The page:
Cases of child trafficking have been reported in South Asia, South-East Asia, Africa, and Eastern Europe, with patterns of trafficking in the Americas and Caribbean only now beginning to emerge. South Asia, South-East Asia, Central and West Africa show particularly high numbers.

IPEC has recently published a pamphlet “Combat the trafficking of children” and a booklet “Unbearable to the human heart: Child trafficking and action to eliminate it” that provide a wealth of information on this subject. The publications are available in electronic form on the IPEC website. Click on “Knowledge Areas” and then “Child Trafficking”).

ILO-IPEC :Website: email:
b) ILO’s Special Action Programme to Combat Forced Labour (SAP-FL)
The creation of the Special Action Programme to Combat Forced Labour (SAP-FL), has given increased impetus to ILO’s efforts to combat trafficking. The SAP-FL approaches trafficking through the exploitation component of forced labour. It aims to significantly raise global awareness of forced labour and to build integrated operational programmes that involve as many as possible of the ILO’s technical capacities.

Since June 2002, SAP-FL has worked with ILO-IPEC in Albania, Moldova, Romania and Ukraine to address supply factors through research on the nature and dynamics of various stages of the trafficking process, labour market conditions that provoke demand for irregular workers, recruitment mechanisms through irregular labour institutions, and the role of state authorities and civil society organizations. The programme works with at-risk groups to provide alternative forms of livelihood in their places of origin, and addresses the role of migration management and job placement systems in countries of origin and transit. Rapid assessment studies on trafficking for labour and sexual exploitation have been completed in four European countries of origin: Ukraine, Moldova, Rumania and Albania. The main findings of this research indicate that trafficking for labour exploitation is widespread and that it occurs mainly in construction, agriculture, the sex sector and domestic services. Women make up the majority of victims as they can be trafficked for labour as well as sexual exploitation.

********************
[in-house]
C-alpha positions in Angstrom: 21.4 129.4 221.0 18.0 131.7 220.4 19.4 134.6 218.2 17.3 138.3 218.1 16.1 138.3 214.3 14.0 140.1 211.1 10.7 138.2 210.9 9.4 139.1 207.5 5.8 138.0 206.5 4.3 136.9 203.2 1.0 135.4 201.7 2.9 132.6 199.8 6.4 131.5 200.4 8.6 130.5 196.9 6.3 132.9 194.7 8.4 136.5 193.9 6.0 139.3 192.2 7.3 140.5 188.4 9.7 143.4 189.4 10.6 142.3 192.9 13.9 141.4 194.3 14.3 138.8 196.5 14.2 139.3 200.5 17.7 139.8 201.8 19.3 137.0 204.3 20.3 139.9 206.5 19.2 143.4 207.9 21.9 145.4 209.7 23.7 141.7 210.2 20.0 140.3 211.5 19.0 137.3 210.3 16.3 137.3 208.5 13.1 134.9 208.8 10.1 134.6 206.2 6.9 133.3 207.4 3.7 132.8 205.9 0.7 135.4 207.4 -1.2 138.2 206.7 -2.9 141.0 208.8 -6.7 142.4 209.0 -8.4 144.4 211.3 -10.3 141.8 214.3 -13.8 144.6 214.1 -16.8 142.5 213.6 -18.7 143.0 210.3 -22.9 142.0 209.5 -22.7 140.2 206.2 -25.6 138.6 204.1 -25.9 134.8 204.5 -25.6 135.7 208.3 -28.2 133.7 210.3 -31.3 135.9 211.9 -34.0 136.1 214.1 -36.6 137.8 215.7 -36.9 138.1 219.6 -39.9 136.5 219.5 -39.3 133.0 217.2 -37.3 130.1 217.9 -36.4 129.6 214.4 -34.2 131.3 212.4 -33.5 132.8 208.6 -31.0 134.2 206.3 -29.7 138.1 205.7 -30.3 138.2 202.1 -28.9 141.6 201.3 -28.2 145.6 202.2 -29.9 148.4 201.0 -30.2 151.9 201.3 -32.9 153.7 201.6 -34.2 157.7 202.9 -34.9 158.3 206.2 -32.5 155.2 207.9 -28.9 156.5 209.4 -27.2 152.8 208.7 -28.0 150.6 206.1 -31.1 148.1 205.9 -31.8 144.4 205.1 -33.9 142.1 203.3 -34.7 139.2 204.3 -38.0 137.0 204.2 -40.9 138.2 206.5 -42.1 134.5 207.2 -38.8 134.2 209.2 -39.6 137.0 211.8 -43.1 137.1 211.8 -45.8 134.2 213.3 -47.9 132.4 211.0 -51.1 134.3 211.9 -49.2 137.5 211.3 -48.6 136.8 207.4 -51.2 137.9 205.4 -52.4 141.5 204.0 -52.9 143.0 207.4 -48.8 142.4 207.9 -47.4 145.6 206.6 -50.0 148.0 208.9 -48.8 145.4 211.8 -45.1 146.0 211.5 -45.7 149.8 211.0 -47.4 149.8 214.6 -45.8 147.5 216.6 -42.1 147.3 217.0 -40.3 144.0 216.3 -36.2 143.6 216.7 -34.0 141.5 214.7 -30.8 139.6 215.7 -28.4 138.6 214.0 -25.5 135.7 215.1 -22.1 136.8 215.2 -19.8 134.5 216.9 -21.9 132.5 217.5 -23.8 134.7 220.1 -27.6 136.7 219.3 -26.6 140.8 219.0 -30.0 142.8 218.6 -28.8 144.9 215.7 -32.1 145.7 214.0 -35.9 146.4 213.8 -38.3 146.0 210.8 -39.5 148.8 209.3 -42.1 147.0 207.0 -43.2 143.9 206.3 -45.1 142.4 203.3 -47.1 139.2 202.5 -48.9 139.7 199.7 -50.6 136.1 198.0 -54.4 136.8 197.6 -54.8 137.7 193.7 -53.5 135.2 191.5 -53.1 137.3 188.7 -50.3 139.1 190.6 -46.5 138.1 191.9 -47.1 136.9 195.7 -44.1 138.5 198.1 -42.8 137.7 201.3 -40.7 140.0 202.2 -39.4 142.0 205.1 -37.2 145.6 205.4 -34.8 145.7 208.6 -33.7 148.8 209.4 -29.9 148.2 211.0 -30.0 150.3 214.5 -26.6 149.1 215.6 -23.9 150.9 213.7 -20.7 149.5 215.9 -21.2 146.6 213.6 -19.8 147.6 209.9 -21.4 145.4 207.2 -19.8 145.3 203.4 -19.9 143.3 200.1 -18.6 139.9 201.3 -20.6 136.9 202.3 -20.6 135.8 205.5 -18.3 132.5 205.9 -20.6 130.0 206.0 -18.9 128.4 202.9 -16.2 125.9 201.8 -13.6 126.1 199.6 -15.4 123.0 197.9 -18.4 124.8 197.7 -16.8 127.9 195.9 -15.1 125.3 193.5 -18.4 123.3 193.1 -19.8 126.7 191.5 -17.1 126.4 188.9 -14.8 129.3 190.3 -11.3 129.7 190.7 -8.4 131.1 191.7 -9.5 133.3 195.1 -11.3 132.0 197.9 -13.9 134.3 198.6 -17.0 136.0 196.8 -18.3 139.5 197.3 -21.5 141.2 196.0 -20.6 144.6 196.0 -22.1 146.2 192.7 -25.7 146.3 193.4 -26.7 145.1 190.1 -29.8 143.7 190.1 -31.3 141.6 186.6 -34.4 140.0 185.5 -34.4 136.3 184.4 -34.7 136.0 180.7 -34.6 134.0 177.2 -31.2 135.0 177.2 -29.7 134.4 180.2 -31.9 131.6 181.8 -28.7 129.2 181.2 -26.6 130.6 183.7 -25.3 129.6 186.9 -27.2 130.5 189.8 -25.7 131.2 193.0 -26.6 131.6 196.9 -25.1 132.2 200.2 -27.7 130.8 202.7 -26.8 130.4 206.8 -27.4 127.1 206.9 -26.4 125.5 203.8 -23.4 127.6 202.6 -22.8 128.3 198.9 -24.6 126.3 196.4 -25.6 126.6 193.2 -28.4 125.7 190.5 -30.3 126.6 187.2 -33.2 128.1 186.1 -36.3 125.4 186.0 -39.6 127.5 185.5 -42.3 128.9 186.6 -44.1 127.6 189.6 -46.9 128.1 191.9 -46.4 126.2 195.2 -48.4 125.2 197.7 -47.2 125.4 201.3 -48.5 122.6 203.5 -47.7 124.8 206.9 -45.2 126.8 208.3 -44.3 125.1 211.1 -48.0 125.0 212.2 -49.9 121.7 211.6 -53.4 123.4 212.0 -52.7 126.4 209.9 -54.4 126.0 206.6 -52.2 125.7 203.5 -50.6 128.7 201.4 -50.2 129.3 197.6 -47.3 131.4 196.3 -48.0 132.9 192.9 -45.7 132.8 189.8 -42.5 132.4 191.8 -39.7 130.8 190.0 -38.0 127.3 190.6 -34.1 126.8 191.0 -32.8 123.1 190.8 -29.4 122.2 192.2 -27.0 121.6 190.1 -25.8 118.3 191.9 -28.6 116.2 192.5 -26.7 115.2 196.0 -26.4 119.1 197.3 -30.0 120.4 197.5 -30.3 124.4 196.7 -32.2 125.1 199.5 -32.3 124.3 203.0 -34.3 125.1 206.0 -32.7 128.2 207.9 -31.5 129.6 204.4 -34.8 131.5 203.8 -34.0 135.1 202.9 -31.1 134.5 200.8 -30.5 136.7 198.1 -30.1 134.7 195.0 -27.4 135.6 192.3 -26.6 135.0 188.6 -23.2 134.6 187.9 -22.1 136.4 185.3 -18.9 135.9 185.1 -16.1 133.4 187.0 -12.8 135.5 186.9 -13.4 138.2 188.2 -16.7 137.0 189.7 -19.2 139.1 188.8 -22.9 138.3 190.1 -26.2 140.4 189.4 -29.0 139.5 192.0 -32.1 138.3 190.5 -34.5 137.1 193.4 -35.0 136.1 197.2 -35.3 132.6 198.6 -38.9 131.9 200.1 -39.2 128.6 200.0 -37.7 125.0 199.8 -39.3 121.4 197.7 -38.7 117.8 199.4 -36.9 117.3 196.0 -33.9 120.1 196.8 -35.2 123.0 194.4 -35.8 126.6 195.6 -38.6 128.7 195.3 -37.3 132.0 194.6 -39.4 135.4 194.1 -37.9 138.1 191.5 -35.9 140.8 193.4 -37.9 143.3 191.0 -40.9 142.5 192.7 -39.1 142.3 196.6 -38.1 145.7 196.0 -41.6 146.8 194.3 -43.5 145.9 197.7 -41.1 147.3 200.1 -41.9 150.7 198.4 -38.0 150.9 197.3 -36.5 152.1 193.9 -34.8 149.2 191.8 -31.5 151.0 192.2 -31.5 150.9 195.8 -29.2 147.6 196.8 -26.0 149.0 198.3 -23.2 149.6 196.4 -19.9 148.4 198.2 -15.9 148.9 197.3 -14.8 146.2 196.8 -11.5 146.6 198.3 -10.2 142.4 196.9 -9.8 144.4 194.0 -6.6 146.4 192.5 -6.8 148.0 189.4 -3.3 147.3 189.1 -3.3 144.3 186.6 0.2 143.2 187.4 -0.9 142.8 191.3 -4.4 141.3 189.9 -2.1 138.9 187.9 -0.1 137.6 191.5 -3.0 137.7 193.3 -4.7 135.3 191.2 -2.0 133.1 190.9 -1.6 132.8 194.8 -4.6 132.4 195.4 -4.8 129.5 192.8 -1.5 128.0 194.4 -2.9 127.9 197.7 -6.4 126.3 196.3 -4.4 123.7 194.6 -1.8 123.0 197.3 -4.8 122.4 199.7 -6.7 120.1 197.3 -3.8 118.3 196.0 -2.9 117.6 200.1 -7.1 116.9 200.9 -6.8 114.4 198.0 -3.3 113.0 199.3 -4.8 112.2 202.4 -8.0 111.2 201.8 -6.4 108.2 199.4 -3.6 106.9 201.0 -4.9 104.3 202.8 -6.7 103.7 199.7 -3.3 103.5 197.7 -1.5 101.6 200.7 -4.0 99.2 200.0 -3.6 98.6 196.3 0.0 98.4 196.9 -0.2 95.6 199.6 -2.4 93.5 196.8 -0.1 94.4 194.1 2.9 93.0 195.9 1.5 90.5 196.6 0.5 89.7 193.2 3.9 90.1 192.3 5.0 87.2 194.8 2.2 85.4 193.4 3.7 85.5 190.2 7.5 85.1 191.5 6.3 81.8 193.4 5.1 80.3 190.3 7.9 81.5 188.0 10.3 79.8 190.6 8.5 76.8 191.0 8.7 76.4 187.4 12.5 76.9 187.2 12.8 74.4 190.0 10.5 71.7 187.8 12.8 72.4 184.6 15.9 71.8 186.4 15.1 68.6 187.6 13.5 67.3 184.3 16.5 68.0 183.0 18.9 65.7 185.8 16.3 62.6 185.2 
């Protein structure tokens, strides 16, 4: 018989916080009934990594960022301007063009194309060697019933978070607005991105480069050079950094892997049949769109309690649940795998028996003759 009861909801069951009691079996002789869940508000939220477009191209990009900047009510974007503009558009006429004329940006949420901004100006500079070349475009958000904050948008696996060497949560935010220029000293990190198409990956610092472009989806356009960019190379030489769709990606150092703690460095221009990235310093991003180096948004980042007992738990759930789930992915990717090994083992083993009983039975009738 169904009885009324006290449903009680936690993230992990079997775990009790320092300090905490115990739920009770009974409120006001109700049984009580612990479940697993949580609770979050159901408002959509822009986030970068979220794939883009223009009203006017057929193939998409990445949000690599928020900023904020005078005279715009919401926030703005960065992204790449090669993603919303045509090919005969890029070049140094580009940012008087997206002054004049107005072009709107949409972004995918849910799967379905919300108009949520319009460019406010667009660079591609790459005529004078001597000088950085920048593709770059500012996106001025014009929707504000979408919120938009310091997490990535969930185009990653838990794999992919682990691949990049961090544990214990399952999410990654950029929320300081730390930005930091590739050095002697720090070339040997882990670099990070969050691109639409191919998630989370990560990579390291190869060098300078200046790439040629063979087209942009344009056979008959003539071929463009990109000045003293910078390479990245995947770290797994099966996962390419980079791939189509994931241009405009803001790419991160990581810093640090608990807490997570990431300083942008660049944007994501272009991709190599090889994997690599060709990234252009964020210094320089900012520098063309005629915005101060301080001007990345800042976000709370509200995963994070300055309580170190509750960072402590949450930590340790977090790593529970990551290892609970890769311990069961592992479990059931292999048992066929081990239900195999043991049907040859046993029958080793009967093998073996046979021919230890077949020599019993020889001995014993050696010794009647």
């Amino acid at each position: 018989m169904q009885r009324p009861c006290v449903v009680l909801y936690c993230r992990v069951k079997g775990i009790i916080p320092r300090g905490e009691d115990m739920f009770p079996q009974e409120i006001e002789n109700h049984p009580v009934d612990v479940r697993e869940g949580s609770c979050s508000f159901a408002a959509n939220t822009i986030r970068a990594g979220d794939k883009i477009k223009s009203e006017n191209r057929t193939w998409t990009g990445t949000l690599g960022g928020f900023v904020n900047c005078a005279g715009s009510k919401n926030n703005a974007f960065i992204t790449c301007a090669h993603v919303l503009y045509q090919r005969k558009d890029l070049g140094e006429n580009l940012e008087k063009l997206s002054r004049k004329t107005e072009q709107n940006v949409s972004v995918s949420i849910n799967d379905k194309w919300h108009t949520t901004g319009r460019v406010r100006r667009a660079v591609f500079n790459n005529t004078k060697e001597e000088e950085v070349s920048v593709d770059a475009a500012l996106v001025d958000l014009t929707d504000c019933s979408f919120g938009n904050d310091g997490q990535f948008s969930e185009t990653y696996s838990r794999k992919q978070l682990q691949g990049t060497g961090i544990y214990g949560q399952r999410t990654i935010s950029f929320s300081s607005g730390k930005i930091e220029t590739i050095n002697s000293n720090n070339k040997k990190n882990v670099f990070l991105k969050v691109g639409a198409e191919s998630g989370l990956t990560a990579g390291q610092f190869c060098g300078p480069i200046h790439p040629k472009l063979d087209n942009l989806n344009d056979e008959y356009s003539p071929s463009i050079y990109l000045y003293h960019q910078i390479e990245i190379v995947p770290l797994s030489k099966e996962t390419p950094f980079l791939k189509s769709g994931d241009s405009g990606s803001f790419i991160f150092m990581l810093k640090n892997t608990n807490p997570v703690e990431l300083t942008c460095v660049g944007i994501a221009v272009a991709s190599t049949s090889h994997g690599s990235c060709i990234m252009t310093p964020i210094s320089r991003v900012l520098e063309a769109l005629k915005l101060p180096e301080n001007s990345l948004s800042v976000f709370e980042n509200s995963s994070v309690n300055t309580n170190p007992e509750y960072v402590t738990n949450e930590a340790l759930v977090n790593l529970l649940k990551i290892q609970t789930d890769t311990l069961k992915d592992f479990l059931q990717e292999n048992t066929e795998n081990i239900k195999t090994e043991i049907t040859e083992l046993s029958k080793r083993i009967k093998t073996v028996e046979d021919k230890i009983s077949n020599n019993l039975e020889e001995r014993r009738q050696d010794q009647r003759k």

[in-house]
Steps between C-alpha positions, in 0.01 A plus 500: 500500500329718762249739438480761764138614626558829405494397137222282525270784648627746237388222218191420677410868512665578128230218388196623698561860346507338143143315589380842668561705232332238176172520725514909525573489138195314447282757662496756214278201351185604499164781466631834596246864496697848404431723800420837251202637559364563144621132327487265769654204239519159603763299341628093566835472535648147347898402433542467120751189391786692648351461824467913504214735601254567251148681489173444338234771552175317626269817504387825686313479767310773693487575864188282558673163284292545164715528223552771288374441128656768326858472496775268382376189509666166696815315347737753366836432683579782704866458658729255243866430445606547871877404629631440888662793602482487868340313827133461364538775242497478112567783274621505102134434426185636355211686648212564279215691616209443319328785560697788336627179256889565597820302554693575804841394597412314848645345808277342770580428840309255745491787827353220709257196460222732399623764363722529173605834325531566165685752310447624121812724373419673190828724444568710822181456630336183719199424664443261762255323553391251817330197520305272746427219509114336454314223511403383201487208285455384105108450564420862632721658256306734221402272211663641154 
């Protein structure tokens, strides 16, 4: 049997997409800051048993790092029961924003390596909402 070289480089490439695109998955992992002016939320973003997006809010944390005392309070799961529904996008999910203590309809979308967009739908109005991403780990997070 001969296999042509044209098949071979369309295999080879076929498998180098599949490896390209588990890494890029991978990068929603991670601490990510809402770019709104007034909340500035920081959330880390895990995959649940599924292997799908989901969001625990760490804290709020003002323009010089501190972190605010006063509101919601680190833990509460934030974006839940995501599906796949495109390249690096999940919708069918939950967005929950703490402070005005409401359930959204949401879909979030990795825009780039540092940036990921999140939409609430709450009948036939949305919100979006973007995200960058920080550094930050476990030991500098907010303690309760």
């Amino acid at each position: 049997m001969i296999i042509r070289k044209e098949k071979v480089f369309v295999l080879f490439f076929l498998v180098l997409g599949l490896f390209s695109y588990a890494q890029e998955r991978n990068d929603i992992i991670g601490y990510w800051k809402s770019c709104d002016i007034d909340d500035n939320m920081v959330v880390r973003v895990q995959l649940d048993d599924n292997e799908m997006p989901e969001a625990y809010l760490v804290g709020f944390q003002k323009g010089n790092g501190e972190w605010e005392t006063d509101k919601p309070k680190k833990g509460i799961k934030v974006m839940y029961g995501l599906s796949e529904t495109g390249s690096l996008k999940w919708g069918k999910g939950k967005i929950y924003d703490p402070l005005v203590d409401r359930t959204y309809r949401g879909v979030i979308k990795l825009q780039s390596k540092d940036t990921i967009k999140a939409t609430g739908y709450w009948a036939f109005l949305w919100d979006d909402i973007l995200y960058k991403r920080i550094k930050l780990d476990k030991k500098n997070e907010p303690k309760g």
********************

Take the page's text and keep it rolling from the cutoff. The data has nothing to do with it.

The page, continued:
The studies have been discussed during a series of workshops (April-May 2003) within the four countries with the objective to validate the results and to recommend further action. Recommendations include legal reponses (identification of victims, protection and prosecution) and strategies to improve employment and migration services, to reduce poverty by targeting vulnerable groups and specific communities. Project proposals are currently being developed.